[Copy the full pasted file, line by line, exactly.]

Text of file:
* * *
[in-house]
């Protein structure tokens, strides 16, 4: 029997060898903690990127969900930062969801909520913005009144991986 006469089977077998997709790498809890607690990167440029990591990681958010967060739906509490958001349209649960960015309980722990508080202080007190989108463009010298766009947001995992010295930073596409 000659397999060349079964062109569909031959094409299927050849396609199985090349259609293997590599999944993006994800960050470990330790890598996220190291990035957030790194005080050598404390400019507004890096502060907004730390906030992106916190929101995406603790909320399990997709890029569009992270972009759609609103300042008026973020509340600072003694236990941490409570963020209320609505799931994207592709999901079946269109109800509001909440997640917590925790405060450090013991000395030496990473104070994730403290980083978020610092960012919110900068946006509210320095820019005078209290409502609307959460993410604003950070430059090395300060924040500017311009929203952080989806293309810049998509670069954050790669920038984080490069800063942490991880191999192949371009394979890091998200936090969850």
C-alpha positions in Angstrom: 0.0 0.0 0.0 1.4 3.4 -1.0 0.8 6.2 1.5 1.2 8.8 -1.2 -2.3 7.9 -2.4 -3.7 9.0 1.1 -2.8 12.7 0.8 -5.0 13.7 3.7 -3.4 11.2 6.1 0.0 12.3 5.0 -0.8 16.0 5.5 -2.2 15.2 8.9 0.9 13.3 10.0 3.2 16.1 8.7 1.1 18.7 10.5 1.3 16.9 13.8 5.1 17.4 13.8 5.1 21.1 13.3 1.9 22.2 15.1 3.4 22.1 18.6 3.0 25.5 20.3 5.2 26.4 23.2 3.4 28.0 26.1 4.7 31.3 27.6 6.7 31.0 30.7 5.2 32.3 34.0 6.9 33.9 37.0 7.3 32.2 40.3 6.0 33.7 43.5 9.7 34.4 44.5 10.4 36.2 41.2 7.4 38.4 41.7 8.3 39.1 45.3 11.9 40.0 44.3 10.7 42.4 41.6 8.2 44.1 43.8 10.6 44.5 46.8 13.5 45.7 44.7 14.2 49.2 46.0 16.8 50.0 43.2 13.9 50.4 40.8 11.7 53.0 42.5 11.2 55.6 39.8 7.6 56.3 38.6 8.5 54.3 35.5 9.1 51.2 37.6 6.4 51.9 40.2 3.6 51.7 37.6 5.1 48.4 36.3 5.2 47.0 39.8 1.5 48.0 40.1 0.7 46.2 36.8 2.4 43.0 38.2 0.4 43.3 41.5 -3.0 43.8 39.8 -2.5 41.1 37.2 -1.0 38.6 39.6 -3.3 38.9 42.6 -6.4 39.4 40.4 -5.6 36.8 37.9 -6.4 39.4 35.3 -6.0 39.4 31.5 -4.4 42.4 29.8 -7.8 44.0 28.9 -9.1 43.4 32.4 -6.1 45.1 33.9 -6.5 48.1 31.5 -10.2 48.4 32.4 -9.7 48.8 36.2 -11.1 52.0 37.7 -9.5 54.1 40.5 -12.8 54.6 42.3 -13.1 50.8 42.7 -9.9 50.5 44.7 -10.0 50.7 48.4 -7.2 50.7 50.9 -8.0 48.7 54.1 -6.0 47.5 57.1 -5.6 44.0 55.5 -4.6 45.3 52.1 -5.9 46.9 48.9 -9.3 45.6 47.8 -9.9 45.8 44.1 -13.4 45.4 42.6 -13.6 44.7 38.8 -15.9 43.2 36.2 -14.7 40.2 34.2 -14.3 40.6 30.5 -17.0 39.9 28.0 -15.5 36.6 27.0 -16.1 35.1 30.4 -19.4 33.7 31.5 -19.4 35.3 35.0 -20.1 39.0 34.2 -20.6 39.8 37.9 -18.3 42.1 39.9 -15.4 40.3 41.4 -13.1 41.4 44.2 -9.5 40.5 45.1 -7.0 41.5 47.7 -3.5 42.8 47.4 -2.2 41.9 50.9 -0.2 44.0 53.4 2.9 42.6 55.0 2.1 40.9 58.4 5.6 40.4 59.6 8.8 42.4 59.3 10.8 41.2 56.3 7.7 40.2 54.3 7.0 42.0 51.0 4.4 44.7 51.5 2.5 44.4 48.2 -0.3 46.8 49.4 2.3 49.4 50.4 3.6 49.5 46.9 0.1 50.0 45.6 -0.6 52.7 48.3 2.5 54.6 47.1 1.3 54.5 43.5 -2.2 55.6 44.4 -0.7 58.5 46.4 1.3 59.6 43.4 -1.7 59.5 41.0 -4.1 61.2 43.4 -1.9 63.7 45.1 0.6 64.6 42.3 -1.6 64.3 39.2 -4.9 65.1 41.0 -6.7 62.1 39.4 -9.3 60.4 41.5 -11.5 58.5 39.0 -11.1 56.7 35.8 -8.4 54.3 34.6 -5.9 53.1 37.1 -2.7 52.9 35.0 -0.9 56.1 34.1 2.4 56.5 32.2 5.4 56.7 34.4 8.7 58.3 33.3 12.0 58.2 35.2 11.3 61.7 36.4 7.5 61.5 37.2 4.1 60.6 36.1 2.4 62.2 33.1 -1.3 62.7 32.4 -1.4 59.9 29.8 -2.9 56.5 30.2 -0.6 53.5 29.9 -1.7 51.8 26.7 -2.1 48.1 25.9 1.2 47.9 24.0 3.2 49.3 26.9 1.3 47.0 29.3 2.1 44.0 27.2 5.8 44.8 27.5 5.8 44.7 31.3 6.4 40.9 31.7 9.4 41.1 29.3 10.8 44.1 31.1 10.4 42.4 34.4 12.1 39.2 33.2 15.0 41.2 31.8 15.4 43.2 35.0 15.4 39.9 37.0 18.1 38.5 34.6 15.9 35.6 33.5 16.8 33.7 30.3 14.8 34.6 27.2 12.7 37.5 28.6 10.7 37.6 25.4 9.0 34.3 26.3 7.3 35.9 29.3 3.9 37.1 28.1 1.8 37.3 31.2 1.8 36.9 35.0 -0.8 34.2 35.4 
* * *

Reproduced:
[in-house]
């Protein structure tokens, strides 16, 4: 029997060898903690990127969900930062969801909520913005009144991986 006469089977077998997709790498809890607690990167440029990591990681958010967060739906509490958001349209649960960015309980722990508080202080007190989108463009010298766009947001995992010295930073596409 000659397999060349079964062109569909031959094409299927050849396609199985090349259609293997590599999944993006994800960050470990330790890598996220190291990035957030790194005080050598404390400019507004890096502060907004730390906030992106916190929101995406603790909320399990997709890029569009992270972009759609609103300042008026973020509340600072003694236990941490409570963020209320609505799931994207592709999901079946269109109800509001909440997640917590925790405060450090013991000395030496990473104070994730403290980083978020610092960012919110900068946006509210320095820019005078209290409502609307959460993410604003950070430059090395300060924040500017311009929203952080989806293309810049998509670069954050790669920038984080490069800063942490991880191999192949371009394979890091998200936090969850």
C-alpha positions in Angstrom: 0.0 0.0 0.0 1.4 3.4 -1.0 0.8 6.2 1.5 1.2 8.8 -1.2 -2.3 7.9 -2.4 -3.7 9.0 1.1 -2.8 12.7 0.8 -5.0 13.7 3.7 -3.4 11.2 6.1 0.0 12.3 5.0 -0.8 16.0 5.5 -2.2 15.2 8.9 0.9 13.3 10.0 3.2 16.1 8.7 1.1 18.7 10.5 1.3 16.9 13.8 5.1 17.4 13.8 5.1 21.1 13.3 1.9 22.2 15.1 3.4 22.1 18.6 3.0 25.5 20.3 5.2 26.4 23.2 3.4 28.0 26.1 4.7 31.3 27.6 6.7 31.0 30.7 5.2 32.3 34.0 6.9 33.9 37.0 7.3 32.2 40.3 6.0 33.7 43.5 9.7 34.4 44.5 10.4 36.2 41.2 7.4 38.4 41.7 8.3 39.1 45.3 11.9 40.0 44.3 10.7 42.4 41.6 8.2 44.1 43.8 10.6 44.5 46.8 13.5 45.7 44.7 14.2 49.2 46.0 16.8 50.0 43.2 13.9 50.4 40.8 11.7 53.0 42.5 11.2 55.6 39.8 7.6 56.3 38.6 8.5 54.3 35.5 9.1 51.2 37.6 6.4 51.9 40.2 3.6 51.7 37.6 5.1 48.4 36.3 5.2 47.0 39.8 1.5 48.0 40.1 0.7 46.2 36.8 2.4 43.0 38.2 0.4 43.3 41.5 -3.0 43.8 39.8 -2.5 41.1 37.2 -1.0 38.6 39.6 -3.3 38.9 42.6 -6.4 39.4 40.4 -5.6 36.8 37.9 -6.4 39.4 35.3 -6.0 39.4 31.5 -4.4 42.4 29.8 -7.8 44.0 28.9 -9.1 43.4 32.4 -6.1 45.1 33.9 -6.5 48.1 31.5 -10.2 48.4 32.4 -9.7 48.8 36.2 -11.1 52.0 37.7 -9.5 54.1 40.5 -12.8 54.6 42.3 -13.1 50.8 42.7 -9.9 50.5 44.7 -10.0 50.7 48.4 -7.2 50.7 50.9 -8.0 48.7 54.1 -6.0 47.5 57.1 -5.6 44.0 55.5 -4.6 45.3 52.1 -5.9 46.9 48.9 -9.3 45.6 47.8 -9.9 45.8 44.1 -13.4 45.4 42.6 -13.6 44.7 38.8 -15.9 43.2 36.2 -14.7 40.2 34.2 -14.3 40.6 30.5 -17.0 39.9 28.0 -15.5 36.6 27.0 -16.1 35.1 30.4 -19.4 33.7 31.5 -19.4 35.3 35.0 -20.1 39.0 34.2 -20.6 39.8 37.9 -18.3 42.1 39.9 -15.4 40.3 41.4 -13.1 41.4 44.2 -9.5 40.5 45.1 -7.0 41.5 47.7 -3.5 42.8 47.4 -2.2 41.9 50.9 -0.2 44.0 53.4 2.9 42.6 55.0 2.1 40.9 58.4 5.6 40.4 59.6 8.8 42.4 59.3 10.8 41.2 56.3 7.7 40.2 54.3 7.0 42.0 51.0 4.4 44.7 51.5 2.5 44.4 48.2 -0.3 46.8 49.4 2.3 49.4 50.4 3.6 49.5 46.9 0.1 50.0 45.6 -0.6 52.7 48.3 2.5 54.6 47.1 1.3 54.5 43.5 -2.2 55.6 44.4 -0.7 58.5 46.4 1.3 59.6 43.4 -1.7 59.5 41.0 -4.1 61.2 43.4 -1.9 63.7 45.1 0.6 64.6 42.3 -1.6 64.3 39.2 -4.9 65.1 41.0 -6.7 62.1 39.4 -9.3 60.4 41.5 -11.5 58.5 39.0 -11.1 56.7 35.8 -8.4 54.3 34.6 -5.9 53.1 37.1 -2.7 52.9 35.0 -0.9 56.1 34.1 2.4 56.5 32.2 5.4 56.7 34.4 8.7 58.3 33.3 12.0 58.2 35.2 11.3 61.7 36.4 7.5 61.5 37.2 4.1 60.6 36.1 2.4 62.2 33.1 -1.3 62.7 32.4 -1.4 59.9 29.8 -2.9 56.5 30.2 -0.6 53.5 29.9 -1.7 51.8 26.7 -2.1 48.1 25.9 1.2 47.9 24.0 3.2 49.3 26.9 1.3 47.0 29.3 2.1 44.0 27.2 5.8 44.8 27.5 5.8 44.7 31.3 6.4 40.9 31.7 9.4 41.1 29.3 10.8 44.1 31.1 10.4 42.4 34.4 12.1 39.2 33.2 15.0 41.2 31.8 15.4 43.2 35.0 15.4 39.9 37.0 18.1 38.5 34.6 15.9 35.6 33.5 16.8 33.7 30.3 14.8 34.6 27.2 12.7 37.5 28.6 10.7 37.6 25.4 9.0 34.3 26.3 7.3 35.9 29.3 3.9 37.1 28.1 1.8 37.3 31.2 1.8 36.9 35.0 -0.8 34.2 35.4 